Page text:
Couple who both fell pregnant using donor give birth 13 days apart

Couple who both fell pregnant using donor give birth 13 days apart

06/22/2021

Same-sex couple BOTH give birth just 13 days apart after falling pregnant in the same week with a sperm donor they met on Facebook – and say it’s ‘like having twins but from different bodies’

  • Georgia and Becky Ashford-Singer, from Bristol, decided to start a family but expensive private treatment led them to find a sperm donor on Facebook 
  • The first donor proved unsuccessful, so they both started trying with sperm from a different donor – and recorded positive tests within four days of each other
  • Becky gave birth to Willow, who weighed to 6lb 12oz, on April 11th 2021, while baby Woody, 6lb 15oz, arrived on April 24th to Georgia
  • They say their family joked it could happen but they say because they’d struggled with fertility up to that point they never expected it to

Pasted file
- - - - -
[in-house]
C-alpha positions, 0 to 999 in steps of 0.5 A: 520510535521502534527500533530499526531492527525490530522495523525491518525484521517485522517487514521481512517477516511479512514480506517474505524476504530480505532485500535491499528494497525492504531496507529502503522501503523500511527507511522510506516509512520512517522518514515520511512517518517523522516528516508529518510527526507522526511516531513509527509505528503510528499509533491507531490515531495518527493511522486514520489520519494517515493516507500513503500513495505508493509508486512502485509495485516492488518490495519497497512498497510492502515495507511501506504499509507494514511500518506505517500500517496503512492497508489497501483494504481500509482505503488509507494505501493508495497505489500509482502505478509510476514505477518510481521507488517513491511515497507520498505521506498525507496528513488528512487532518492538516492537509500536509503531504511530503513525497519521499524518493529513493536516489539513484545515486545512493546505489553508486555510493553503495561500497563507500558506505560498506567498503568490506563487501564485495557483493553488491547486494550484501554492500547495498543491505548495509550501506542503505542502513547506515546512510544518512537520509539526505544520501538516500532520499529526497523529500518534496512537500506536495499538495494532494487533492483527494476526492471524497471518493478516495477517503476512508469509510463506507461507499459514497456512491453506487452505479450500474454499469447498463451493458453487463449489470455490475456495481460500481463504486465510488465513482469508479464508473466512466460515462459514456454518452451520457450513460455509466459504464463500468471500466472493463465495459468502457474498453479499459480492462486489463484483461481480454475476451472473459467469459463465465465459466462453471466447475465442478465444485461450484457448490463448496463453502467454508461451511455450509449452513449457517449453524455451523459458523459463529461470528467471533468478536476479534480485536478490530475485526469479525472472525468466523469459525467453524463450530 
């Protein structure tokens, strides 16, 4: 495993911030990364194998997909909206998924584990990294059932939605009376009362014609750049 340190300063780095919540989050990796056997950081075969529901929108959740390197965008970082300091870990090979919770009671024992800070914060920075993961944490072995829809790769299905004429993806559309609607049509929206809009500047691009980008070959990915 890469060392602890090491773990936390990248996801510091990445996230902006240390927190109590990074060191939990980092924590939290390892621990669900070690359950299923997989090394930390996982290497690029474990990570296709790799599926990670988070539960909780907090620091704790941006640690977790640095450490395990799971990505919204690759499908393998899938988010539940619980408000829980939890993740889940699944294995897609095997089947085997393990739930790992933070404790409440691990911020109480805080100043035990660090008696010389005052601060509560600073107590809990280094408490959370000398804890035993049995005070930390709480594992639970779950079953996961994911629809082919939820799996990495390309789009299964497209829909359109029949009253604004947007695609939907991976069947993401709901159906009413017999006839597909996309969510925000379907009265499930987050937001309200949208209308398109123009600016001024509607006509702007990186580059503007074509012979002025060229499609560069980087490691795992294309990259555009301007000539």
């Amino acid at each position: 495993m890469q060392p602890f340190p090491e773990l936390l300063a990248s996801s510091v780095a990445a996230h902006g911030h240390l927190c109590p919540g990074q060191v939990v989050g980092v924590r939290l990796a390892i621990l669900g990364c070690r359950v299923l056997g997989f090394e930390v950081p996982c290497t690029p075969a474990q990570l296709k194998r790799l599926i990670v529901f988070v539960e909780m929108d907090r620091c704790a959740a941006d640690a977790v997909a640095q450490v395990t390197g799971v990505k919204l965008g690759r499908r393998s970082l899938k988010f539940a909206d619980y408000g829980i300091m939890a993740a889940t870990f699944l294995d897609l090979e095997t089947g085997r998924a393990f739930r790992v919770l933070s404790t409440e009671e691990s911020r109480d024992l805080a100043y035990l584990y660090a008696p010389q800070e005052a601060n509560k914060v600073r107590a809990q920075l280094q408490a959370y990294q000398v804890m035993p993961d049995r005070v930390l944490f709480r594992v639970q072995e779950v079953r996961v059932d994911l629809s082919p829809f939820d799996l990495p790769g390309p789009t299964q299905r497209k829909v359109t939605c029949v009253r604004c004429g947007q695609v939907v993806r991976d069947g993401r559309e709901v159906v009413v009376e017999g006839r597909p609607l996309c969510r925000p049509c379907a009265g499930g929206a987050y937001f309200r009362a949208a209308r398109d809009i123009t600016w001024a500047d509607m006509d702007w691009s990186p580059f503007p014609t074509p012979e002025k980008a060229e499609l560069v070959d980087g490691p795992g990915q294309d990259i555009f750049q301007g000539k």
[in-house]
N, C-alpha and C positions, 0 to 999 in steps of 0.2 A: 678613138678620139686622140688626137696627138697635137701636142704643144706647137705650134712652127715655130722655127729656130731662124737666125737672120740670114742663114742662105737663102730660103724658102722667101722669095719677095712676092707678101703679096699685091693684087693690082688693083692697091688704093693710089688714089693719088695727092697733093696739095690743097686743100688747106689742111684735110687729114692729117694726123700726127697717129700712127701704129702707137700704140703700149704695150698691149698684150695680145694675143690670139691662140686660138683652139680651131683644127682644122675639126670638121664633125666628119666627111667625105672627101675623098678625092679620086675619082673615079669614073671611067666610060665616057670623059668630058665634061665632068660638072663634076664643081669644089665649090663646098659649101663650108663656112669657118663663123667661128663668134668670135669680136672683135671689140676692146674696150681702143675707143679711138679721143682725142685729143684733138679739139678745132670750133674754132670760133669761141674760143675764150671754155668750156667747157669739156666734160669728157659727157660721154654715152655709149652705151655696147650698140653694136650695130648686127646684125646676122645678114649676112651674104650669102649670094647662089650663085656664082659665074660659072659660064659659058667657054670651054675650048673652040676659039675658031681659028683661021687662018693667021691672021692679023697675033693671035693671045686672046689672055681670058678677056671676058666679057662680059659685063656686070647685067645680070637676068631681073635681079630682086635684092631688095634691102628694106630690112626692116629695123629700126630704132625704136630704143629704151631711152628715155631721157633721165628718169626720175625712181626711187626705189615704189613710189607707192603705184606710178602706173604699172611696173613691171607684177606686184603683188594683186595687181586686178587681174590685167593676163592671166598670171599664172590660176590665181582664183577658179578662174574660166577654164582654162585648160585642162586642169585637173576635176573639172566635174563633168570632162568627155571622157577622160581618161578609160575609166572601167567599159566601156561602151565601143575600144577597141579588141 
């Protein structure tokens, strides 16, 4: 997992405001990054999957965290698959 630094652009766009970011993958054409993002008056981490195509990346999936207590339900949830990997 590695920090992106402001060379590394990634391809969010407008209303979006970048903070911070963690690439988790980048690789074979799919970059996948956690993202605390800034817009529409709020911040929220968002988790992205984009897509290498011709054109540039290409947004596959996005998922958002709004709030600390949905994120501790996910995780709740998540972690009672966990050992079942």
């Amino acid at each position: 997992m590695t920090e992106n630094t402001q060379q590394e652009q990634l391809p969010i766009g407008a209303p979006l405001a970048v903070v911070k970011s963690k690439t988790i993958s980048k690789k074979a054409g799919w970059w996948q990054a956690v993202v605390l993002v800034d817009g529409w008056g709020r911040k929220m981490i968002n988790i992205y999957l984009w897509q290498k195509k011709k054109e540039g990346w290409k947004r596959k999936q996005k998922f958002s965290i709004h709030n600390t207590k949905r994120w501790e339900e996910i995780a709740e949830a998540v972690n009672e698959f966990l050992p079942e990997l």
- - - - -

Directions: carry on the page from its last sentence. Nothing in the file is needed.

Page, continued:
• Couple say they’ve even breastfed both babies – and admit ‘it’s a bit like two single mothers living together’ 

A same-sex couple who decided to try and get pregnant at the same time using a sperm donor both successfully conceived first time around – much to their surprise – and went on to have babies within days of each other. 

Georgia Ashford-Singer, 27, and her wife Becky, 28, from Bristol, were inseminated with donor sperm just six days apart and recorded positive pregnancy tests soon after.

Nine months on, the new parents now have a boy and a girl, after they gave birth within 13 days of each other, with Becky having Willow, who weighed to 6lb 12oz, on April 11th this year and Woody, 6lb 15oz, arriving on April 24th to Georgia.